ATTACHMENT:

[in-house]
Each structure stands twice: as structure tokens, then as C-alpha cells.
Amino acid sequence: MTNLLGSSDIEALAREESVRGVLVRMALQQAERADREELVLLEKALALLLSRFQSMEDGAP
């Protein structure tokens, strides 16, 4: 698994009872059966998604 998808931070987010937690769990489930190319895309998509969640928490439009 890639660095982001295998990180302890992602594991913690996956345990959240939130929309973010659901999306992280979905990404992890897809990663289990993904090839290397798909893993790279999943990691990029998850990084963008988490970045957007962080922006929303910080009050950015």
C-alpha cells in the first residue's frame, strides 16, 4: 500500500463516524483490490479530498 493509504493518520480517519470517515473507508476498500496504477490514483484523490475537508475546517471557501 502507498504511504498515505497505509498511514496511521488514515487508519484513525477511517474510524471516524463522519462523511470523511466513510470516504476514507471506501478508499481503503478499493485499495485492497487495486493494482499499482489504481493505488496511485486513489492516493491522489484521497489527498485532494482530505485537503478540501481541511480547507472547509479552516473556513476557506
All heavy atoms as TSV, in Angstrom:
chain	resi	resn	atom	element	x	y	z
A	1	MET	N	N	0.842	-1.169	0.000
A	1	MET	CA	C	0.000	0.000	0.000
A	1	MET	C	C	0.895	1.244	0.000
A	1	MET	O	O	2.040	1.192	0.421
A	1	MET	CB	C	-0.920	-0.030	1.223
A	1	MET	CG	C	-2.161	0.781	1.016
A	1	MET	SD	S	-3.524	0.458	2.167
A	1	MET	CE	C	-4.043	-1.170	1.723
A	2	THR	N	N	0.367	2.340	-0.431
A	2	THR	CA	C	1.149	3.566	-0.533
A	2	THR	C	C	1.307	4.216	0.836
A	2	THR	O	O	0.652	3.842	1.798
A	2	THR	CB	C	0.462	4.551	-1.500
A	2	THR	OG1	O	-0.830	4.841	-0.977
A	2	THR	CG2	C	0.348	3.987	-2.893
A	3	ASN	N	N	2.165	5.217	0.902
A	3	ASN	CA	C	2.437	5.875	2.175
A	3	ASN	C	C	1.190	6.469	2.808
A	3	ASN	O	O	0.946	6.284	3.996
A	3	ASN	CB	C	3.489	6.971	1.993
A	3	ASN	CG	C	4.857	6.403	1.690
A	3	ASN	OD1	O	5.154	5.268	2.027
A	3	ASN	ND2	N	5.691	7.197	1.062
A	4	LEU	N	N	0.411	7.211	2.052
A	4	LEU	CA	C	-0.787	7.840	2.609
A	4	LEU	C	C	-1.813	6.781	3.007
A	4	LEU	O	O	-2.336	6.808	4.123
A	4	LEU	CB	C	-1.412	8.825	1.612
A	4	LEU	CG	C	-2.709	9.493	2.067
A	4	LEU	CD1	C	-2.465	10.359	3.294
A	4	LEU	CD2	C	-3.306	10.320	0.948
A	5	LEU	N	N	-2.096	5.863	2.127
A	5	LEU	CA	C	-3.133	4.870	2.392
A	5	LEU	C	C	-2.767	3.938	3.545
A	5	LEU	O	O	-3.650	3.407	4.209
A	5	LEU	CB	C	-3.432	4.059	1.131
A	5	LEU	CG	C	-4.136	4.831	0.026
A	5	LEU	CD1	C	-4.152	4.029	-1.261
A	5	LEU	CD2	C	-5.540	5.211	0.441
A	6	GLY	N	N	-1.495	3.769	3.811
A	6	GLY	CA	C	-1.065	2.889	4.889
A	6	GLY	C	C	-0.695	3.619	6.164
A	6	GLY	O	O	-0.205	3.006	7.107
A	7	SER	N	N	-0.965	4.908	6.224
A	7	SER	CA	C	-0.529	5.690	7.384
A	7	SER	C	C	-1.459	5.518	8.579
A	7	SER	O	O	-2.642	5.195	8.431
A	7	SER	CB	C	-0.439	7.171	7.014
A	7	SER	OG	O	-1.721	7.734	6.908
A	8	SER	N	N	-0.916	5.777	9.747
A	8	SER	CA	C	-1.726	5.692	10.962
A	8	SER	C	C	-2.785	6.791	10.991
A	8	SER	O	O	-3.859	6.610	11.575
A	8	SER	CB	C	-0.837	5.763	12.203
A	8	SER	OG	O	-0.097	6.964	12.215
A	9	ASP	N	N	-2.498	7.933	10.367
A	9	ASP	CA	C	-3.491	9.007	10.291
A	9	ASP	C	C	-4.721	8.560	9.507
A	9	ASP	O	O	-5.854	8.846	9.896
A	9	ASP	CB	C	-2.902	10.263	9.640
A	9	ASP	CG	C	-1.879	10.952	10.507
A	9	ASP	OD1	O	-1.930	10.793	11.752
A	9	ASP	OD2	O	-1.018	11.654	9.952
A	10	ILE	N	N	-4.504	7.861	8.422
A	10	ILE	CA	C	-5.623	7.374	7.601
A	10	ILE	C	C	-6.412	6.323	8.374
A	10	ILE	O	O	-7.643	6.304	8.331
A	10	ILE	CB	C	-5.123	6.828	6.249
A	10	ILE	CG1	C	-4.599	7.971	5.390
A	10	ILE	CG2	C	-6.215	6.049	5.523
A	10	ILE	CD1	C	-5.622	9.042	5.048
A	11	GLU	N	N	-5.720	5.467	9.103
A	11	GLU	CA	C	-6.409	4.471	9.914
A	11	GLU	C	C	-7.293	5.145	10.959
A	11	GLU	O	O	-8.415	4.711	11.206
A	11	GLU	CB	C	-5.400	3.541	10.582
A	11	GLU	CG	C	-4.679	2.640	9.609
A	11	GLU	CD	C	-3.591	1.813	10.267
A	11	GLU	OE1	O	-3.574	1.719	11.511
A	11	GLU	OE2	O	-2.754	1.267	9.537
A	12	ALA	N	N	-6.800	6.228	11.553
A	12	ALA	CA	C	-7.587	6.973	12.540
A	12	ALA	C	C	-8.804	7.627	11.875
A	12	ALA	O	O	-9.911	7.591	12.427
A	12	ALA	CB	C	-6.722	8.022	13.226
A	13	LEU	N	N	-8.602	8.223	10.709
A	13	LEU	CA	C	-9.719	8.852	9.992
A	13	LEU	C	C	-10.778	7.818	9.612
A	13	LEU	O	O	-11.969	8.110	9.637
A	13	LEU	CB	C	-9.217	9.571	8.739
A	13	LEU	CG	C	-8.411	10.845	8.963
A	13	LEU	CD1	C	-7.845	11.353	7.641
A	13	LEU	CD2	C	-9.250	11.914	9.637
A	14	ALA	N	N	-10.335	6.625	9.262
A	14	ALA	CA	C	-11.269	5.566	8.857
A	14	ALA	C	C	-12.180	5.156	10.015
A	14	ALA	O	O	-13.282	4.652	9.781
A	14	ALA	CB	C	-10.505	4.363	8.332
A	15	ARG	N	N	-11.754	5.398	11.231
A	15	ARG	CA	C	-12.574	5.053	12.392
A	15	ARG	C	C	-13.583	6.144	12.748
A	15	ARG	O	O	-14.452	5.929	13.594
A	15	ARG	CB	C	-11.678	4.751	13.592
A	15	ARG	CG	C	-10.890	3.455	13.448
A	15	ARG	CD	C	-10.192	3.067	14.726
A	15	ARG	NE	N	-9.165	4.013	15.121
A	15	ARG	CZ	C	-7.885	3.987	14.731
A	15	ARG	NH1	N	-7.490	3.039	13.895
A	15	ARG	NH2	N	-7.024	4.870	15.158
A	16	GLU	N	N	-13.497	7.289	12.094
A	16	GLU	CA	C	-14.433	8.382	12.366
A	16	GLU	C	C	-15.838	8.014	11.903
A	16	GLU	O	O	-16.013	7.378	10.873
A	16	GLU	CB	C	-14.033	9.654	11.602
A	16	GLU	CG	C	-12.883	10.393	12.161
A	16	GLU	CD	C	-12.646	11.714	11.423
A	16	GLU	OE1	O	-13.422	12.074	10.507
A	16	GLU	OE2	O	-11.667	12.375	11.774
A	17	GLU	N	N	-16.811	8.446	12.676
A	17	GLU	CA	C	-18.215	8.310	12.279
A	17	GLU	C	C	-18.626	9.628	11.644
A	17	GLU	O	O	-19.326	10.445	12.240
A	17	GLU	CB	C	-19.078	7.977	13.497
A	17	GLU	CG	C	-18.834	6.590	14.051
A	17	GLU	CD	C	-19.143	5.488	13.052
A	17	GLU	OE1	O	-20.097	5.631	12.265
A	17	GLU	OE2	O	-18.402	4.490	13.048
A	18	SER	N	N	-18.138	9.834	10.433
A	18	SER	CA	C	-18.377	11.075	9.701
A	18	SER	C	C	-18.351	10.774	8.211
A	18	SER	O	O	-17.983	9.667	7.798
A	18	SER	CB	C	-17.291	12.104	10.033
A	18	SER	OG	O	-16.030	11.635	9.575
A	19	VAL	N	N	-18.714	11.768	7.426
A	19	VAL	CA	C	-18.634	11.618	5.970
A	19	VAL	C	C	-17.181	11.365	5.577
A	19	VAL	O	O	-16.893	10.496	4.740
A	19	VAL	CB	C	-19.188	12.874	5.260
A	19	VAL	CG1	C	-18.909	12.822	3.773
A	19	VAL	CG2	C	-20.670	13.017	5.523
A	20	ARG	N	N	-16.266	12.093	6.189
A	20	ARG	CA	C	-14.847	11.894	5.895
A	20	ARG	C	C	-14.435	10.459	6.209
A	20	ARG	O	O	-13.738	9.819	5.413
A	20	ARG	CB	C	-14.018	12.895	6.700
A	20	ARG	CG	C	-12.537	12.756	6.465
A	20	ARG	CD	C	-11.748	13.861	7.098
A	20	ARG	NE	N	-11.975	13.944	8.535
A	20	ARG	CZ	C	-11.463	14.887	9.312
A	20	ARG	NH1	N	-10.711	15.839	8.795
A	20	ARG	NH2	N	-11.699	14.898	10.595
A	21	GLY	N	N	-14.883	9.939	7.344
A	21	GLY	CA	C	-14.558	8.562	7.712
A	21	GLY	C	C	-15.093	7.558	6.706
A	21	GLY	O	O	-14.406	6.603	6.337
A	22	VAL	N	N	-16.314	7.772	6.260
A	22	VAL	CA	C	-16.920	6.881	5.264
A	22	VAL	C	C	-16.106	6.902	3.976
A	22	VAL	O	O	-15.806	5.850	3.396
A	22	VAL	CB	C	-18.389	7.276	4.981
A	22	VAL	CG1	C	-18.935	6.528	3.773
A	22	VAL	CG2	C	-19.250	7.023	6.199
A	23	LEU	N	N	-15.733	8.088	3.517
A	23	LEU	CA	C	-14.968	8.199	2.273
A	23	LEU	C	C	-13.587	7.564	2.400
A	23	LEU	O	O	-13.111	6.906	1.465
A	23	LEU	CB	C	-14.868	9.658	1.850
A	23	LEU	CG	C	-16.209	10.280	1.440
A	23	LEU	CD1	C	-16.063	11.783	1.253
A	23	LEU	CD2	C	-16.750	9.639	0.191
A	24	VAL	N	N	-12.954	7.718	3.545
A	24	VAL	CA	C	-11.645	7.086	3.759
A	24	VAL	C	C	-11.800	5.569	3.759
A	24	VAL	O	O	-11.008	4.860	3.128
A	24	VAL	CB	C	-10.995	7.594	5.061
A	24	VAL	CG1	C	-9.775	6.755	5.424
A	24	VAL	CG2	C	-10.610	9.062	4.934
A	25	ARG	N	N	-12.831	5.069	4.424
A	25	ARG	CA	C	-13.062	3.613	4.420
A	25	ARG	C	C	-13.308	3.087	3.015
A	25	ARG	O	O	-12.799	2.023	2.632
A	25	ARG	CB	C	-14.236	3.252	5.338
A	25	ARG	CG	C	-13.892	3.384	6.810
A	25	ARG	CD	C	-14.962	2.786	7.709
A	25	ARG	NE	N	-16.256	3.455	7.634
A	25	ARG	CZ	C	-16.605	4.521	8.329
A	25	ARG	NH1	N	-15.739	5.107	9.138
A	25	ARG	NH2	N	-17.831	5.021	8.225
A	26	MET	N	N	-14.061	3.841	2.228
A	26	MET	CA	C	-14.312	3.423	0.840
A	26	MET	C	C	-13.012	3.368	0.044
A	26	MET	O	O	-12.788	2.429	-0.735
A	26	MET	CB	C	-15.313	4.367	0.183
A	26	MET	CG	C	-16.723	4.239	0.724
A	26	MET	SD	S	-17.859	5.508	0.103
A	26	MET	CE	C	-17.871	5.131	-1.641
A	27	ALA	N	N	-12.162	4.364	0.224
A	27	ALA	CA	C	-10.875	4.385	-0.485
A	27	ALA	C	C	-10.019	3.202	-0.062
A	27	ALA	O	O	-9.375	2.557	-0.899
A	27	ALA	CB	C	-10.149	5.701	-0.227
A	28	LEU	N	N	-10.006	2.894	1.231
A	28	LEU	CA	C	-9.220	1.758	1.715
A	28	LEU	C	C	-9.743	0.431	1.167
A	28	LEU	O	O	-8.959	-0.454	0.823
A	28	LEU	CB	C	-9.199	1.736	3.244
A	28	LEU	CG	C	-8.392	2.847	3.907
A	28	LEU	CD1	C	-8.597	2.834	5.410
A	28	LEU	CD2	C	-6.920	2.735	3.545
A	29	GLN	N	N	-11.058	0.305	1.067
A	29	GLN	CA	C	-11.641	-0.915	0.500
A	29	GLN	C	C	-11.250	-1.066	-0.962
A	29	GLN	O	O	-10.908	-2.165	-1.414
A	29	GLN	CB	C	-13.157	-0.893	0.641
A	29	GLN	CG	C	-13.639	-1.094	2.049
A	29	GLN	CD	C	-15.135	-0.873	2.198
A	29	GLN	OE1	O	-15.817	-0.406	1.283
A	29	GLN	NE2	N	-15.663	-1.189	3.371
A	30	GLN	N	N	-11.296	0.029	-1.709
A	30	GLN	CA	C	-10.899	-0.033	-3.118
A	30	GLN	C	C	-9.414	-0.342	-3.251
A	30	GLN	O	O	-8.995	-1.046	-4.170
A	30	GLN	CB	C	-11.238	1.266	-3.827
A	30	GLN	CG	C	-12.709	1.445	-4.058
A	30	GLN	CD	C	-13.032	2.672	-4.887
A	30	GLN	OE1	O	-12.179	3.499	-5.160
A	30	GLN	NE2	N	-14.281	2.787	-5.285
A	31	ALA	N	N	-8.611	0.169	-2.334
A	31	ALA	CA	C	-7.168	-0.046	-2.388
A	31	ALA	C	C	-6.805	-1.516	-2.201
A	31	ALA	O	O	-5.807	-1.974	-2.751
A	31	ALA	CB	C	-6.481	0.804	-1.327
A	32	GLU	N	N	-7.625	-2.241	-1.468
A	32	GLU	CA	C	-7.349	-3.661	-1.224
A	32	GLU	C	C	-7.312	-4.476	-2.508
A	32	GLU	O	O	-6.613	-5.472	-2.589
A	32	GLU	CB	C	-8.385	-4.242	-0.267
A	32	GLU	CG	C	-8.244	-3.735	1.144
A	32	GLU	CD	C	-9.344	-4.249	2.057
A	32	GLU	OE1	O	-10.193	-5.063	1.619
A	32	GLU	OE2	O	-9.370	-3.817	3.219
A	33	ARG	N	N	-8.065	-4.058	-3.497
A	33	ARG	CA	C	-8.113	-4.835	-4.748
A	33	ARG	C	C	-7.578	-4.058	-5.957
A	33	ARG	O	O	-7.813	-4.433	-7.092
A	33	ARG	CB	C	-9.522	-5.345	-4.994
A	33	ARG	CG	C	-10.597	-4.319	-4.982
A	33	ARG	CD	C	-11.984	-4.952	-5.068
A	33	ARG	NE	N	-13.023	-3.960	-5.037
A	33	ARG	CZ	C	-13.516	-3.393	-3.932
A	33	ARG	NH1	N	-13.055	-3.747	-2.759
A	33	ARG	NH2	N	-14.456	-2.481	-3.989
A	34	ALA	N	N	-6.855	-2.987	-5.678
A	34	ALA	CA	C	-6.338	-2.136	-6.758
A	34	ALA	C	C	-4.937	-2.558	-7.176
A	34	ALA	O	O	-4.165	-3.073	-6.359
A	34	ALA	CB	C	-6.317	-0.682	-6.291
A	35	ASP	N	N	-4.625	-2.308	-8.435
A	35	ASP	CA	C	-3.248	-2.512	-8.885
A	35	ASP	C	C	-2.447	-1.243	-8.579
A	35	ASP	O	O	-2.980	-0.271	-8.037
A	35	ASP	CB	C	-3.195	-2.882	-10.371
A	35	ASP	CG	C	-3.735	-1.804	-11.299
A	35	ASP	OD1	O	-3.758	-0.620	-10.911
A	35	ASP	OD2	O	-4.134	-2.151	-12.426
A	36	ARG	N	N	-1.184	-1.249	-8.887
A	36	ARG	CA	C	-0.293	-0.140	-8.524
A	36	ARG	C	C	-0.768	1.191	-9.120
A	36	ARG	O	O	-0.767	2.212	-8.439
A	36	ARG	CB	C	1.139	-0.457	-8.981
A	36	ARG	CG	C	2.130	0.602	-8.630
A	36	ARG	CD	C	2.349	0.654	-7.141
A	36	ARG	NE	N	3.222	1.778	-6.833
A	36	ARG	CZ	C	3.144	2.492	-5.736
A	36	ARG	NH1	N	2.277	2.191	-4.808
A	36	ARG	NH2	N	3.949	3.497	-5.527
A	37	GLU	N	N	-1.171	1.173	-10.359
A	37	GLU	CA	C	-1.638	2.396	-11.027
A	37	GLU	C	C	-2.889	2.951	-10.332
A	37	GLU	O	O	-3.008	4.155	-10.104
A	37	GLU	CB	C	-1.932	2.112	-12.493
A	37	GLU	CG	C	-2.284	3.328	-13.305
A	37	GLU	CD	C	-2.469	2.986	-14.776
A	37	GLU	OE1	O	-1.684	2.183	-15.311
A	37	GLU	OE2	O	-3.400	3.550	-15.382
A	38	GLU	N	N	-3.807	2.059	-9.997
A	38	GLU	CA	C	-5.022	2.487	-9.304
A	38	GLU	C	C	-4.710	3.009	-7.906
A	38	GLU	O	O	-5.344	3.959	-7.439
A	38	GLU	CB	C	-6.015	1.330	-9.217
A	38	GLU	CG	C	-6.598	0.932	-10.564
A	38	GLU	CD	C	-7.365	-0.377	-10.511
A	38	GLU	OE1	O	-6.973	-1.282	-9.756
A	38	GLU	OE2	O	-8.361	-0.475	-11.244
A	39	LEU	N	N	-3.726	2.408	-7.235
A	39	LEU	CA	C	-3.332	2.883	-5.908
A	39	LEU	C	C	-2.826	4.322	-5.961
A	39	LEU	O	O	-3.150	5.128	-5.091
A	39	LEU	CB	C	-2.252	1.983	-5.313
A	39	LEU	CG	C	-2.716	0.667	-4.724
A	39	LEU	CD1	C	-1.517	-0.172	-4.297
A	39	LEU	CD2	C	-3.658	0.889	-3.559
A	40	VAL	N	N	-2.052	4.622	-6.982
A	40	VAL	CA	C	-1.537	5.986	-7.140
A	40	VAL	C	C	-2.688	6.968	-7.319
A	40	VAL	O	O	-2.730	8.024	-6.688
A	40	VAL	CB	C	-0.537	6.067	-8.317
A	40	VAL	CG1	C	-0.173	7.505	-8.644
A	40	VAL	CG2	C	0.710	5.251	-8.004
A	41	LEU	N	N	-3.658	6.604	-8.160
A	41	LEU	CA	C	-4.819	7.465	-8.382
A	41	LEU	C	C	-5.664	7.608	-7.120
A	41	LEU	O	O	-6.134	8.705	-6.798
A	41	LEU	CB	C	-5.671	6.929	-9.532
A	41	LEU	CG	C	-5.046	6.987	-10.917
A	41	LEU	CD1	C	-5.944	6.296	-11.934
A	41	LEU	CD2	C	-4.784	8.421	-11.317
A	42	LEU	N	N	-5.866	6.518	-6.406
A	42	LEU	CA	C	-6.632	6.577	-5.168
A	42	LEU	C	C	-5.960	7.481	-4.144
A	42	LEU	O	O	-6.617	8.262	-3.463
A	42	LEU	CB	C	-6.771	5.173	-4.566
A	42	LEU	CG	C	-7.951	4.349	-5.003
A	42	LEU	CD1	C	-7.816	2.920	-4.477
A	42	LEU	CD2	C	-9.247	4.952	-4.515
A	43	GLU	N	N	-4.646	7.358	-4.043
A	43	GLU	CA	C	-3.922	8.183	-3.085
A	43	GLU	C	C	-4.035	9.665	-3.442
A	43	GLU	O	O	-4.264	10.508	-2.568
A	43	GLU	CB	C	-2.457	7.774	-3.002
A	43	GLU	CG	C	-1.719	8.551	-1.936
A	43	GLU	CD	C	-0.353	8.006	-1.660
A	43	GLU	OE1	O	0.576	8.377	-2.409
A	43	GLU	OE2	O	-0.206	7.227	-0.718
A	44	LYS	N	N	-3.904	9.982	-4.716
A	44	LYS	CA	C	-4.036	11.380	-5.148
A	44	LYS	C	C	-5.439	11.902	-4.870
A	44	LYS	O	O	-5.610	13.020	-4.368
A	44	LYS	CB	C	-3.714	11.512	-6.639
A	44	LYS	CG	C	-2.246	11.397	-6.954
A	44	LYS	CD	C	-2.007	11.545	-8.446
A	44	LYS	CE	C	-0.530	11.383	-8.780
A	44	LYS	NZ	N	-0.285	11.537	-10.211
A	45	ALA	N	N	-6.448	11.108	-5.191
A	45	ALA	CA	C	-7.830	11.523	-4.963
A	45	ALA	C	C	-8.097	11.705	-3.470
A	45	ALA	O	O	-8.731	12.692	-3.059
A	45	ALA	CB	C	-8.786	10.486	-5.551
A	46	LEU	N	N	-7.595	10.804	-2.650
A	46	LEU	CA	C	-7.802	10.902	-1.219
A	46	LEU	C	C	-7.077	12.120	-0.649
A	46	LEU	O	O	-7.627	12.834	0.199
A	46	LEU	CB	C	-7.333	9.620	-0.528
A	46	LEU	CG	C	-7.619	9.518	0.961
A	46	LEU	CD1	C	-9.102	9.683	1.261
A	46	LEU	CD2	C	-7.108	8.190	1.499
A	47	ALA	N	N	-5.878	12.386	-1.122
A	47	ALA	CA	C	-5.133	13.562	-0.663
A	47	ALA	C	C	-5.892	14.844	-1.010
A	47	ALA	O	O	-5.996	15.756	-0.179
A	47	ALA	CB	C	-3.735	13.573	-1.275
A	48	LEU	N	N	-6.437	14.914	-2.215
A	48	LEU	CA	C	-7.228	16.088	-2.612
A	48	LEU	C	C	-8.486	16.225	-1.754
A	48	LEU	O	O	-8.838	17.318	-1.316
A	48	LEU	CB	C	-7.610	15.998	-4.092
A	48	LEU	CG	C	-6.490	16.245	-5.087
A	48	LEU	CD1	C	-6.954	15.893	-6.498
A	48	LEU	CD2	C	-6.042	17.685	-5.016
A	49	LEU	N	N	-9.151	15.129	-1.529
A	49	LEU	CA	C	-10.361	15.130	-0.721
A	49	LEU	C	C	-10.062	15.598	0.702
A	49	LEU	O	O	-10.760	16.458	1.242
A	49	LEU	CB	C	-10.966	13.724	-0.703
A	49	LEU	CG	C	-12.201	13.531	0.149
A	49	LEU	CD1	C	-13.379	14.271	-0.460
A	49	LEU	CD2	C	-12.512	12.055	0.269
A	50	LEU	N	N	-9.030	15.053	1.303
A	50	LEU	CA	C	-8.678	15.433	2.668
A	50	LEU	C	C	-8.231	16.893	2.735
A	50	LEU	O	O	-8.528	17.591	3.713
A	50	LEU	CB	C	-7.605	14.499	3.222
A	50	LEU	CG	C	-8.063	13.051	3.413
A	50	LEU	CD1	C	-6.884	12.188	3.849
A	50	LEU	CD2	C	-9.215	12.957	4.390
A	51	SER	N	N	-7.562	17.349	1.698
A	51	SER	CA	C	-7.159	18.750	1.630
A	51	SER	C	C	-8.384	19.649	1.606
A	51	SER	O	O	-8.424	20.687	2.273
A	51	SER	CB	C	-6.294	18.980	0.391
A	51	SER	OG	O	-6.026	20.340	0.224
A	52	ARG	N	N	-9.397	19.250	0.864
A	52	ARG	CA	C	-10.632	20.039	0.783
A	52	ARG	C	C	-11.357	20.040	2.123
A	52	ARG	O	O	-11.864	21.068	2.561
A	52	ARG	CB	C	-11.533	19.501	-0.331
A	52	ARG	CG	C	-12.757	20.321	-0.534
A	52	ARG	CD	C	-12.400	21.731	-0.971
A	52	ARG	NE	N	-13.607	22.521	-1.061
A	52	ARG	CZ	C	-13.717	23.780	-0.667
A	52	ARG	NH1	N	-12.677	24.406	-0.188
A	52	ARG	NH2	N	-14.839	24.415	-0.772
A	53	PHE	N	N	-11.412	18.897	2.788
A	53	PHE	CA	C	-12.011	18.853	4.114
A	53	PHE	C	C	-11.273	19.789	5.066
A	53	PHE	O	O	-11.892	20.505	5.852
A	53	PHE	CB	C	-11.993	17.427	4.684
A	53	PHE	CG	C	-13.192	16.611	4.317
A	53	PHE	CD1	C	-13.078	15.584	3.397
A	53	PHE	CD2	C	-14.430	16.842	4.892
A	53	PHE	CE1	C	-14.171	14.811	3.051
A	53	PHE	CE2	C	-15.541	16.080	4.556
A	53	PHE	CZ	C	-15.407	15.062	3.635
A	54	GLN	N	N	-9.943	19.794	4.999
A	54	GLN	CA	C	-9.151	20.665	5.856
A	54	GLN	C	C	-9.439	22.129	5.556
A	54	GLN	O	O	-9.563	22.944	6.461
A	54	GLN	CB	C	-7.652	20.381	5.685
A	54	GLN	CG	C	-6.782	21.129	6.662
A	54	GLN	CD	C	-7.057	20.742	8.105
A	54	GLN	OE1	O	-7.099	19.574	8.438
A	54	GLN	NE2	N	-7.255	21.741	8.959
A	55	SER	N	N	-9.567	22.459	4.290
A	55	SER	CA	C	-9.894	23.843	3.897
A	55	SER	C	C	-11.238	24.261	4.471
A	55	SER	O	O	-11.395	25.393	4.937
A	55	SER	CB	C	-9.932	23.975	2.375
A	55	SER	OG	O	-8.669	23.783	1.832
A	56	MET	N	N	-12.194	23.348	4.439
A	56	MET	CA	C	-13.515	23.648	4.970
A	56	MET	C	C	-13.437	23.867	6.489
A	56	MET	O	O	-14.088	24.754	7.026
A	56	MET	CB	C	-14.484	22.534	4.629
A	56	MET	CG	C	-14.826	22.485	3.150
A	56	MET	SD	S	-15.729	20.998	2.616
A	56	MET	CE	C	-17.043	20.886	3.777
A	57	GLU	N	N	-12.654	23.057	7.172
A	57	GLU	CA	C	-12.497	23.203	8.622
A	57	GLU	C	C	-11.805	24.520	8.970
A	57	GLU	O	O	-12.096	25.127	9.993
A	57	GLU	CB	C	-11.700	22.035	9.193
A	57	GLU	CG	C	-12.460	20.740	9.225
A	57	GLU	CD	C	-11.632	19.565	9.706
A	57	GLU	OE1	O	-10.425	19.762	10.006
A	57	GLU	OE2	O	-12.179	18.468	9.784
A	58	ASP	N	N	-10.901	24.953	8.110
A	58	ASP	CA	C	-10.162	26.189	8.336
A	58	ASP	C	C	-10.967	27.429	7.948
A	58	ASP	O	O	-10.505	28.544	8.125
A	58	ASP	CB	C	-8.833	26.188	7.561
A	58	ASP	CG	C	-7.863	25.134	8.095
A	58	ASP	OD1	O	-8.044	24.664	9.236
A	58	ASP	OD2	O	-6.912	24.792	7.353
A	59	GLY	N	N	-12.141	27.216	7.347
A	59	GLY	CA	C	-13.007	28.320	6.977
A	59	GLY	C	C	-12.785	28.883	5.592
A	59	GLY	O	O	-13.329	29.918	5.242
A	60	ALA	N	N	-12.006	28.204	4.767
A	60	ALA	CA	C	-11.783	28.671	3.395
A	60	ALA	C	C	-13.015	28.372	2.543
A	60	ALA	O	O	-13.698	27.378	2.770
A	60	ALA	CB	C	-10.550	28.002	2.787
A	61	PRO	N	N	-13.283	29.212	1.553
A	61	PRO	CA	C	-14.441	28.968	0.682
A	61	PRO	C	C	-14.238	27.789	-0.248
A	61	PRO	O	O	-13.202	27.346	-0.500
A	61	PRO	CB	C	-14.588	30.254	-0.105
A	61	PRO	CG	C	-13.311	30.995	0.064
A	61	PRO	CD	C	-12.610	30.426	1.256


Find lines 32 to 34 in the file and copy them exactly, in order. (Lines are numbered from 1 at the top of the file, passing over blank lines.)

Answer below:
A	4	LEU	CA	C	-0.787	7.840	2.609
A	4	LEU	C	C	-1.813	6.781	3.007
A	4	LEU	O	O	-2.336	6.808	4.123